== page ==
The appeal is the latest legal maneuver by residents to try and prevent an RV park proposed for a 38.68-acre site at 1970 Landrum Mill Road.
Residents have said the roads are too narrow and winding to accommodate RV traffic, and that runoff from the site could pollute area streams that feed into the North Pacolet River. The river feeds Lake Bowen, a primary source of drinking water for the Spartanburg Water System.
Last month, the S.C. Environmental Law Project (SCELP) agreed to represent four Campobello-area homeowners groups that have filed an appeal with the S.C. Court of Appeals over the septic permit issue.
The appeal seeks to overturn an Administrative Law Court (ALC) decision issued Nov. 29 that reinstated the previously DHEC-staff approved septic permit. Earlier, the DHEC Board had overturned the septic permit.
SCELP claims DHEC staff did not properly notify residents prior to issuing the septic permit, leading to what the ALC determined was an untimely appeal by residents.
Holleman said SELC's appeal asks the Court of Common Pleas to reverse the Planning Commission's decision and vacate the conditional approval of the RV park site plan.
Holleman said the developer's site plan fails to take into account the presence of the rare plant or the existence of ecologically sensitive areas, which the county's Unified Land Management Ordinance requires.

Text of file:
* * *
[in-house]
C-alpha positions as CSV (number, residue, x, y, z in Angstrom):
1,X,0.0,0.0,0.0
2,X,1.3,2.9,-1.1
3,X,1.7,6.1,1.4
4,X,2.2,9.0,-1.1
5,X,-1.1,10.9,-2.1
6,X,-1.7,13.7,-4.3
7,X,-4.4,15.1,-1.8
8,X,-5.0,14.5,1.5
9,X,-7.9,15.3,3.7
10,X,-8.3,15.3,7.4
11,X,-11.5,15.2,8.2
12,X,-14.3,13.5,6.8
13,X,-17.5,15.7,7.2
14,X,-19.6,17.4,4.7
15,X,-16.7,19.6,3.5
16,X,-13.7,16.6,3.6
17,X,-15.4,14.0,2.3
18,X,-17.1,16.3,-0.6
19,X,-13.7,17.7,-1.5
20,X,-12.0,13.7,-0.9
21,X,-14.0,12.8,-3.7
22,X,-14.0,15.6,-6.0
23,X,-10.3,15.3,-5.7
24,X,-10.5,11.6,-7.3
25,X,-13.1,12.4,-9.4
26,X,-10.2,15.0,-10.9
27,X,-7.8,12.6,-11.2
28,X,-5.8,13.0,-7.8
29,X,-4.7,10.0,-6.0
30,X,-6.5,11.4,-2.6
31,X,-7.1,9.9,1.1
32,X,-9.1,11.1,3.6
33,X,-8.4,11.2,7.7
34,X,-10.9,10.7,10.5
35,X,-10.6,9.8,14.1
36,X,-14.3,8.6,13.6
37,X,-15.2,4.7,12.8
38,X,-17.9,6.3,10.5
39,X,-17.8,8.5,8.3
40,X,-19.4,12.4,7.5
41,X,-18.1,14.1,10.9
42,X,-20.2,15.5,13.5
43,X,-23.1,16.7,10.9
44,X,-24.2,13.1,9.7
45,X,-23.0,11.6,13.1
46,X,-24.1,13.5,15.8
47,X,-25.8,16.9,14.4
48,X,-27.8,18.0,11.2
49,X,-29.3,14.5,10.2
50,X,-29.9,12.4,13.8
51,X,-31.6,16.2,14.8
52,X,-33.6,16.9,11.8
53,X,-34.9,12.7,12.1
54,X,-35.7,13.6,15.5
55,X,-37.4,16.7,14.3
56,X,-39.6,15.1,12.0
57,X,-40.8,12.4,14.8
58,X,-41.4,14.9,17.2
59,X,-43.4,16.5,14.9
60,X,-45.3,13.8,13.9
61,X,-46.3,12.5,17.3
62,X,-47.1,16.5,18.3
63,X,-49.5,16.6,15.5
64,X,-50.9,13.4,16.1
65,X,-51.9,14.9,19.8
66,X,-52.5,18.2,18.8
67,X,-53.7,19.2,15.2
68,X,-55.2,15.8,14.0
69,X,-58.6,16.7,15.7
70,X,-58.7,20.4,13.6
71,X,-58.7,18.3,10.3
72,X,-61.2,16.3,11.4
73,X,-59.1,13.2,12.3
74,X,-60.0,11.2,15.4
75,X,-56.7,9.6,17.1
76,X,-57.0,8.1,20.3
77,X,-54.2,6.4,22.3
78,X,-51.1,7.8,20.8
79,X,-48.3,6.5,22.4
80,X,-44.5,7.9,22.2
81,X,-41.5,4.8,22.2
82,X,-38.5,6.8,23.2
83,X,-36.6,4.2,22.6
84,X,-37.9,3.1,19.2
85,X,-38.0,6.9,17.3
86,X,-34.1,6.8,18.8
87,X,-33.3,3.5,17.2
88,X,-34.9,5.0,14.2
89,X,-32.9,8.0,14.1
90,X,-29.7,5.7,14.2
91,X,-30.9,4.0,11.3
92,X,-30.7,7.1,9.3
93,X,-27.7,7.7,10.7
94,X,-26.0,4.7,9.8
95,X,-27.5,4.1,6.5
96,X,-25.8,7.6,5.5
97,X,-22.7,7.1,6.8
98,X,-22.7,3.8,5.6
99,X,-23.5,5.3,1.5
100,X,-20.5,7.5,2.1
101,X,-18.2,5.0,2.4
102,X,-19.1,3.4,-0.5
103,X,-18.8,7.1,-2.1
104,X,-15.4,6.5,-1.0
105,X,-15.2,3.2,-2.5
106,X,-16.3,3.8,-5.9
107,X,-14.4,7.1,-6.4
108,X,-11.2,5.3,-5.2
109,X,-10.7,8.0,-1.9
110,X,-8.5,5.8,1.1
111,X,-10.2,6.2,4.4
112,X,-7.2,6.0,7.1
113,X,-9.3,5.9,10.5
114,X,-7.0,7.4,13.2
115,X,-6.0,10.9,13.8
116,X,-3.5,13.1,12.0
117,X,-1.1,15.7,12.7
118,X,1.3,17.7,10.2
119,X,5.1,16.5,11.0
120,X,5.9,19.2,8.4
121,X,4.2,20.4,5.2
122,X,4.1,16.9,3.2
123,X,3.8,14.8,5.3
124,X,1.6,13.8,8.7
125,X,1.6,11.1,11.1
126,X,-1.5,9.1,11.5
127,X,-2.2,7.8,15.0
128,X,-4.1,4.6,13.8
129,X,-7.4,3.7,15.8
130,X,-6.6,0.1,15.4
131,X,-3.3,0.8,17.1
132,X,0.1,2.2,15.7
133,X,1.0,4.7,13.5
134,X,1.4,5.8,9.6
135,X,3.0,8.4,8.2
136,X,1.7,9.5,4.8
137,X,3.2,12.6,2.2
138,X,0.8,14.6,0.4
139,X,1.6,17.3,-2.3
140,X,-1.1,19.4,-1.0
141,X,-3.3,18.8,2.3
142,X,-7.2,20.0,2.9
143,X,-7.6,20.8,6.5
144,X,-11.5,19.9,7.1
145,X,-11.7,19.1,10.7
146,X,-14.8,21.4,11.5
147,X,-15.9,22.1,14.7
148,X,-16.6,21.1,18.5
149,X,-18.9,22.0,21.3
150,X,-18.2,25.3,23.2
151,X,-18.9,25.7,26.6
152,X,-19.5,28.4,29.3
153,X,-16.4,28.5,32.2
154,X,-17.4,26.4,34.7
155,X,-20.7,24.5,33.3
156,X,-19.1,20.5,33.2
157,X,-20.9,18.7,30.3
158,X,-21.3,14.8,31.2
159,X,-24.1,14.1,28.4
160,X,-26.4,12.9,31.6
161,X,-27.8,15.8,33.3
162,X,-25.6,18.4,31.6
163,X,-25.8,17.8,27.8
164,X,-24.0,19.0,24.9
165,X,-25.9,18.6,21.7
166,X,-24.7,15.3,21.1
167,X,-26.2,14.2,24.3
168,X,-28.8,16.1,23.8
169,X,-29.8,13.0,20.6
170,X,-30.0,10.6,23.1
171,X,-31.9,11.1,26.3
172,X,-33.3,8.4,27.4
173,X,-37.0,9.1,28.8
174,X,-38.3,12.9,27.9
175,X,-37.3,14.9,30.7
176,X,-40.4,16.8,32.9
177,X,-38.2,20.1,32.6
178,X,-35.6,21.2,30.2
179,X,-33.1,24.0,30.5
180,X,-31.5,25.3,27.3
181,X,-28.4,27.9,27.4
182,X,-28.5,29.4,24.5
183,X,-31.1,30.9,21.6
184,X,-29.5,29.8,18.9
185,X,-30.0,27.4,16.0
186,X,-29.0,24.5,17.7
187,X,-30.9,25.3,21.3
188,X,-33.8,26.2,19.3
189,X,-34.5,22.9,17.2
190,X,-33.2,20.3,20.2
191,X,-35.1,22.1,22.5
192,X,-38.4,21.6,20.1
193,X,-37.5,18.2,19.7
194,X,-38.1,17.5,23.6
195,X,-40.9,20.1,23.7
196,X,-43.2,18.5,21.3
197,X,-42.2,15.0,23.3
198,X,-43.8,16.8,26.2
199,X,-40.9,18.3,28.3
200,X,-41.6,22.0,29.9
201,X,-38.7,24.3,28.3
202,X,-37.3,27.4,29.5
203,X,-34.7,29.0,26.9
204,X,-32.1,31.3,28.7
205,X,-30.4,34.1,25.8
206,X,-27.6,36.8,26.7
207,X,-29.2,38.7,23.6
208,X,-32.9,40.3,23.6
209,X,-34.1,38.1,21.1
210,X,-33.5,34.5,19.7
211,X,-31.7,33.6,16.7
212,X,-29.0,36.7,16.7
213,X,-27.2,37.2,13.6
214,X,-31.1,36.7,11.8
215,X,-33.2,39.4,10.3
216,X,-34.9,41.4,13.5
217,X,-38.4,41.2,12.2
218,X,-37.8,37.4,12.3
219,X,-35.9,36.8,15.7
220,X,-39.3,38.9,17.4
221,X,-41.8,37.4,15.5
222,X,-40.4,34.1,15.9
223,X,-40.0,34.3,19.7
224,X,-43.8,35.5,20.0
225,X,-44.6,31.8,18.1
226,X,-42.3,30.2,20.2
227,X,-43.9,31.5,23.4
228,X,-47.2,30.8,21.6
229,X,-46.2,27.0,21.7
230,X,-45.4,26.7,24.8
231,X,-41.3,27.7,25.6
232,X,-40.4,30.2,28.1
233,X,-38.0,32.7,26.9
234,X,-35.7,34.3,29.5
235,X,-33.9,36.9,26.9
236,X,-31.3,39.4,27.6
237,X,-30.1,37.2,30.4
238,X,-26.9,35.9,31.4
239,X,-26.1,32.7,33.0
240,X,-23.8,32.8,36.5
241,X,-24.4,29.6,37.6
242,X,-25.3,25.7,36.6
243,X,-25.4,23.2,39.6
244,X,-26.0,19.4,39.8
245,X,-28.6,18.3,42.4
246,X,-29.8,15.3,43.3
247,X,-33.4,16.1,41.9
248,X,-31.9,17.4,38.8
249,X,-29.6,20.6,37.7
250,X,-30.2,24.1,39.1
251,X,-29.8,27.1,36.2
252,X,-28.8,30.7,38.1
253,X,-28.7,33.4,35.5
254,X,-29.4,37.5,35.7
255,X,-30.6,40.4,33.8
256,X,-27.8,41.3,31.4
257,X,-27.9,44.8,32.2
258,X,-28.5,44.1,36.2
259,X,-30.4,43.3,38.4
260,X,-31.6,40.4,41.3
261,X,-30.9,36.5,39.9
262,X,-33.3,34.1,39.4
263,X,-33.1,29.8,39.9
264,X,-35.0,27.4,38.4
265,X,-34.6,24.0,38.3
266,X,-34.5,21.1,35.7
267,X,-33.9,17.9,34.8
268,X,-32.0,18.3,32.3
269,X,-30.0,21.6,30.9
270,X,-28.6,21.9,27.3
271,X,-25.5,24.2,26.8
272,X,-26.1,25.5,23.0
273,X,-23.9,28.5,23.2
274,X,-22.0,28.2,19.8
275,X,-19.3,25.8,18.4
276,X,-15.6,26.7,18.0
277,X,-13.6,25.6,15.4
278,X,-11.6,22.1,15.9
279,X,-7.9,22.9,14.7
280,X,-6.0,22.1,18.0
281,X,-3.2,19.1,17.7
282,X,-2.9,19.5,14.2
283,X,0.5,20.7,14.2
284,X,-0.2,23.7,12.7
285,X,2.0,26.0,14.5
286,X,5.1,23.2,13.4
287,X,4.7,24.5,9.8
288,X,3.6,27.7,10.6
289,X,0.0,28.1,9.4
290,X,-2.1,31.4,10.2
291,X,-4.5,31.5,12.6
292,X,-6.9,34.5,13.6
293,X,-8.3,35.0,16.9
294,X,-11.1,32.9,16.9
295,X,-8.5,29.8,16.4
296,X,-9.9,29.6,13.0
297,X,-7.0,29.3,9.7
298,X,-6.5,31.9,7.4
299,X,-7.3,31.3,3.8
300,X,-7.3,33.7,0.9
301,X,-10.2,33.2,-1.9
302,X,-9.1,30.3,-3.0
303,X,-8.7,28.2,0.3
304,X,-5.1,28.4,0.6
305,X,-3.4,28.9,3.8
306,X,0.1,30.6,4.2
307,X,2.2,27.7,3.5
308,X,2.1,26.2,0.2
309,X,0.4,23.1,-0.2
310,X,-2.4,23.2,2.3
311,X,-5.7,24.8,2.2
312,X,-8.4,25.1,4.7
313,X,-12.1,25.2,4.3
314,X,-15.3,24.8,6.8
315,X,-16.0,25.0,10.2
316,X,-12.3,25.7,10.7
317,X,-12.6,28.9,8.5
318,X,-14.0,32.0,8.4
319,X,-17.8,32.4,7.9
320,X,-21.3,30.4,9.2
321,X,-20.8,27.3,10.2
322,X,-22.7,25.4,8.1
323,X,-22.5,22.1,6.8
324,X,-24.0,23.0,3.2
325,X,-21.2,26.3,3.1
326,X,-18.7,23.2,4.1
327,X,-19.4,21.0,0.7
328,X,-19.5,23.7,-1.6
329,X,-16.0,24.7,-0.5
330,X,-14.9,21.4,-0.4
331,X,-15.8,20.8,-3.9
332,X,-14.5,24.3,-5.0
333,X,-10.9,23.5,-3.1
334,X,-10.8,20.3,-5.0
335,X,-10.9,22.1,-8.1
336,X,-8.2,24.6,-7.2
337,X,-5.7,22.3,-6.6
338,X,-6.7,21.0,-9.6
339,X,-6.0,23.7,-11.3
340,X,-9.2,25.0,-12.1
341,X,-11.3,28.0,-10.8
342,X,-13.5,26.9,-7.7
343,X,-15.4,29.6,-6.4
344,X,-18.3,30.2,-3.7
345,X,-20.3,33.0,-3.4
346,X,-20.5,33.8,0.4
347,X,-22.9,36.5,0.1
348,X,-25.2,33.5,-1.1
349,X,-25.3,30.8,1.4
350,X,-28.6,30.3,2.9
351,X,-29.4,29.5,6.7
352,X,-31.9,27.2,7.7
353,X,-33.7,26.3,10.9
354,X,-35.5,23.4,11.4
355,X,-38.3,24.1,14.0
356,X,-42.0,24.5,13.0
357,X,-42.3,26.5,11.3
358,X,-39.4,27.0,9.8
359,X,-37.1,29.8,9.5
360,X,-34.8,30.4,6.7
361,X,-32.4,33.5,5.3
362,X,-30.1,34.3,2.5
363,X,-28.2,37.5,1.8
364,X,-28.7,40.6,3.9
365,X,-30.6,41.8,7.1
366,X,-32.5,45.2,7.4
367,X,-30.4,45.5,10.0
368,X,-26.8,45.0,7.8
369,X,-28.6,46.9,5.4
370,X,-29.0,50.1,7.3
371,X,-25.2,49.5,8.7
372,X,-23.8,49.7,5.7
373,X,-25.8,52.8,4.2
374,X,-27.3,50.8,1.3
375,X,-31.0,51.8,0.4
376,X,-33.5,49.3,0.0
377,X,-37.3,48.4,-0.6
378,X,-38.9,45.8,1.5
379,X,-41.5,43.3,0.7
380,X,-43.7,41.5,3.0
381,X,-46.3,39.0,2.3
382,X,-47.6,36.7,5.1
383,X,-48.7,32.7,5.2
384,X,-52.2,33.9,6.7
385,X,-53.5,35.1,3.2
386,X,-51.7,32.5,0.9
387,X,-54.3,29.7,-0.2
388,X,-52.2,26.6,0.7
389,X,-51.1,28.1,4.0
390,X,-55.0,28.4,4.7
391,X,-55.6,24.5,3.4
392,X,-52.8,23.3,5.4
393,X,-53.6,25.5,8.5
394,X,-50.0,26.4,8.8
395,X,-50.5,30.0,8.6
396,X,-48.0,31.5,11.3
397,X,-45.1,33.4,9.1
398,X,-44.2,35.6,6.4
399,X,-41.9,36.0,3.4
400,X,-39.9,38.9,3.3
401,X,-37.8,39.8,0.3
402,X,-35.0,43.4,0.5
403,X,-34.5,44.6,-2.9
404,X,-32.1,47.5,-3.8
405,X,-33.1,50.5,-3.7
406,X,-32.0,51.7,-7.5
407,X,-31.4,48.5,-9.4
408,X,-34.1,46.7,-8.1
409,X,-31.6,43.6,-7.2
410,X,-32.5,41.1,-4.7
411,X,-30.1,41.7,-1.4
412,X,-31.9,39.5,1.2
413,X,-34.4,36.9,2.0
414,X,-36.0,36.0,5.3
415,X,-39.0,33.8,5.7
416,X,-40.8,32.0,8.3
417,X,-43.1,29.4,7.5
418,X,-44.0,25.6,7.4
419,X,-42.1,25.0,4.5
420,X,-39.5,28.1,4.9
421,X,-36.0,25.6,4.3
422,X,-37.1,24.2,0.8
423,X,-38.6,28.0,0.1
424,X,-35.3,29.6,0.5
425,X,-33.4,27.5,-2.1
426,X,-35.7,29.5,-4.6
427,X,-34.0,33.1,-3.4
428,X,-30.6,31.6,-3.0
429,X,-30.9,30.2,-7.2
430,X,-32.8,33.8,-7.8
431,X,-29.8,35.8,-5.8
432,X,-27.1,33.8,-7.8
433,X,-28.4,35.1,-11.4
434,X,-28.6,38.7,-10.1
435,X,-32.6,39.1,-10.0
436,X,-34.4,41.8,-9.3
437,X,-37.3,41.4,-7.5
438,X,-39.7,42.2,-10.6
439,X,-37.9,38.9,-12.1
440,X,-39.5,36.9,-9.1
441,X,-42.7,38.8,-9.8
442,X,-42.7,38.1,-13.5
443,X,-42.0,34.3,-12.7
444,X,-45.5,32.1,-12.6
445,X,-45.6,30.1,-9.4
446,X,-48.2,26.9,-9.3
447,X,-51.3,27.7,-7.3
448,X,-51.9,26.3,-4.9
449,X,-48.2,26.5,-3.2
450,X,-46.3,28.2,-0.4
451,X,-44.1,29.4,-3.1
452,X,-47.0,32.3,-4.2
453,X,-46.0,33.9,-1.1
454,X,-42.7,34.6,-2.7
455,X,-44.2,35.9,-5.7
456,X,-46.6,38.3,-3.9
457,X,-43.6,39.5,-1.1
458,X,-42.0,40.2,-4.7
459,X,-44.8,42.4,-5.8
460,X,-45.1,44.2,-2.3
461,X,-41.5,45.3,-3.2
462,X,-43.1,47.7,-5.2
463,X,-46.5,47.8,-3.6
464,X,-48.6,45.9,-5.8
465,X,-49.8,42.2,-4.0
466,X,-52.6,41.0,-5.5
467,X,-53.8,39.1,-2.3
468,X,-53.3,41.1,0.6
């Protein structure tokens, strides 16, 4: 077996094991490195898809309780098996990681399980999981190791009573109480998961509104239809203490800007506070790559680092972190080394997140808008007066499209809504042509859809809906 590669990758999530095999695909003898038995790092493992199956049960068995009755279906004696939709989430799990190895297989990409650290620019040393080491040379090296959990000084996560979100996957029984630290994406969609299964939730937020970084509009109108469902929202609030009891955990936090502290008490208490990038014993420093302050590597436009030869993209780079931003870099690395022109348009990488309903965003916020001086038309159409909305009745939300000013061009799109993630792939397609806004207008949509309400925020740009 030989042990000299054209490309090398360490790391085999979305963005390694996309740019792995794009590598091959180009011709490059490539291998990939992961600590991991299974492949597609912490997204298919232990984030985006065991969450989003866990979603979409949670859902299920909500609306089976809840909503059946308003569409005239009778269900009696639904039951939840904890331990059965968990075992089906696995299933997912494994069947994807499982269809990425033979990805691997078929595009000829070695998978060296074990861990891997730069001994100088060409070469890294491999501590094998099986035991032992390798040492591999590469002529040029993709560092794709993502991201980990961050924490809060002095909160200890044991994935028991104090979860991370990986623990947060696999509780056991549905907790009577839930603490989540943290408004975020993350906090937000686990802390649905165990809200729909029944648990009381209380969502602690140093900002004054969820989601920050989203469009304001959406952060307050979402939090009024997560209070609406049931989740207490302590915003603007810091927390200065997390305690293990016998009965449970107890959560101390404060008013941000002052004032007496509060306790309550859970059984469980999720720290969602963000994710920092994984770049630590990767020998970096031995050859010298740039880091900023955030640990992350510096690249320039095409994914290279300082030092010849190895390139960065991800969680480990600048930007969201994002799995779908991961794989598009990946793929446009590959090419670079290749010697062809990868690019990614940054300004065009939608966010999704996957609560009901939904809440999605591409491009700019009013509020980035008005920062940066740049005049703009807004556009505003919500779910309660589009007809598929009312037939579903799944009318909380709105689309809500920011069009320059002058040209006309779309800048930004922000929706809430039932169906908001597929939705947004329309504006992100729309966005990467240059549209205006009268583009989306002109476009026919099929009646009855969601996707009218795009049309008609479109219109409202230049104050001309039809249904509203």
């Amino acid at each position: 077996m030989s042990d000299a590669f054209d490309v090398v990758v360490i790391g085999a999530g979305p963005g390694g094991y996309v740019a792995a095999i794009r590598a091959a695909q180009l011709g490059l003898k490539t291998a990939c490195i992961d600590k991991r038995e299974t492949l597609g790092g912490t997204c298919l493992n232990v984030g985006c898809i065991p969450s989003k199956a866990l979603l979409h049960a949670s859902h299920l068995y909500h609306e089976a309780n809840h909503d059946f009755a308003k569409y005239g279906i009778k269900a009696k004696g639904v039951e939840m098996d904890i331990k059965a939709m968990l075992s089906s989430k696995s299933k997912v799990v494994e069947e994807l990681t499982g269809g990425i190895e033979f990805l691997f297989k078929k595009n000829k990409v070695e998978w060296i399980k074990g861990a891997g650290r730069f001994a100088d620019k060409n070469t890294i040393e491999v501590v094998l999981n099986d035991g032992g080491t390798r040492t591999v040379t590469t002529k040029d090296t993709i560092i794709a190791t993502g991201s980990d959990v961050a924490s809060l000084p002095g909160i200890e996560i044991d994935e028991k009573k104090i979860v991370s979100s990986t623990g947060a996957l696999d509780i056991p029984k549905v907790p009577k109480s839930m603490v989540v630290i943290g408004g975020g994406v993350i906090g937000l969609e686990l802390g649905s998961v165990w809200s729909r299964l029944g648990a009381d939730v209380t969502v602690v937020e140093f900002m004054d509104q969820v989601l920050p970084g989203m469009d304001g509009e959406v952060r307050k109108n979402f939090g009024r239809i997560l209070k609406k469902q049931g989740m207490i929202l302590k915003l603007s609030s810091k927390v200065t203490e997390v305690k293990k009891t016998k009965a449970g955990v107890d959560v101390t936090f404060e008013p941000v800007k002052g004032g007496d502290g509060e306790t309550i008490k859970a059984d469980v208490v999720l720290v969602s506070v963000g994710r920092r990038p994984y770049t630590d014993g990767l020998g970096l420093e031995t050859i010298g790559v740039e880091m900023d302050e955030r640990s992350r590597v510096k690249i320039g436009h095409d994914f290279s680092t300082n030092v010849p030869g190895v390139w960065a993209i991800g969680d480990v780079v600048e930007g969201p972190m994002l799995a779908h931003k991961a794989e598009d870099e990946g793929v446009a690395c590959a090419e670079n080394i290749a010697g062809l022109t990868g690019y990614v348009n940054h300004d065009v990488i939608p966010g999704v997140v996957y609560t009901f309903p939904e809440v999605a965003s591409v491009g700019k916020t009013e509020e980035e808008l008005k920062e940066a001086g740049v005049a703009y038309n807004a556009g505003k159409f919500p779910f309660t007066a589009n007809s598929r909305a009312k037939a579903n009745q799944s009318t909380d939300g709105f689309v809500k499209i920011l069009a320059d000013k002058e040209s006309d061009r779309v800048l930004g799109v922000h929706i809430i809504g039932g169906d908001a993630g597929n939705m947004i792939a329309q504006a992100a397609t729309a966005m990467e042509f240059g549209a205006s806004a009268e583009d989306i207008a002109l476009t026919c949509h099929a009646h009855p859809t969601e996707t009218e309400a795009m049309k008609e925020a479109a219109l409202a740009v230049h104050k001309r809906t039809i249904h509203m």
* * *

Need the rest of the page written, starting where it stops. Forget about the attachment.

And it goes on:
"This beautiful forest, clean stream and very rare plant are important parts of Spartanburg County's natural heritage," Holleman said in a statement. "The site plan approved by the Planning Commission would do real harm to this special place."
The S.C. Native Plant Society has also joined opponents in fighting the RV park plan.
"You can't find this plant anywhere else in the world, and this development is not designed to protect this special plant and its habitat," stated Kathryn Ellis, president of the S.C.. Native Plant Society.
At issue is a proposal by a developer, Blue Sky Associates, to build T. Tree Farms RV Park on a 38.68-acre property at 1970 Landrum Mill Road east of Interstate 26 and southeast of Landrum in northern Spartanburg County.
The Spartanburg County Planning Commission gave conditional approval on March 2, 2021. The approval required the developer to obtain public water from a new line extended from Interstate 26, a DHEC-approved septic system and a traffic plan approved by the county's engineering department.
At that time, Planning Commission Chairman Whit Kennedy said Blue Sky's plan met all requirements laid out in the county's Unified Land Development Ordinance.
In June 2021, DHEC staff issued a septic permit to the developer. And the four homeowners associations representing more than 100 members and three conservation groups appealed to the DHEC board of directors.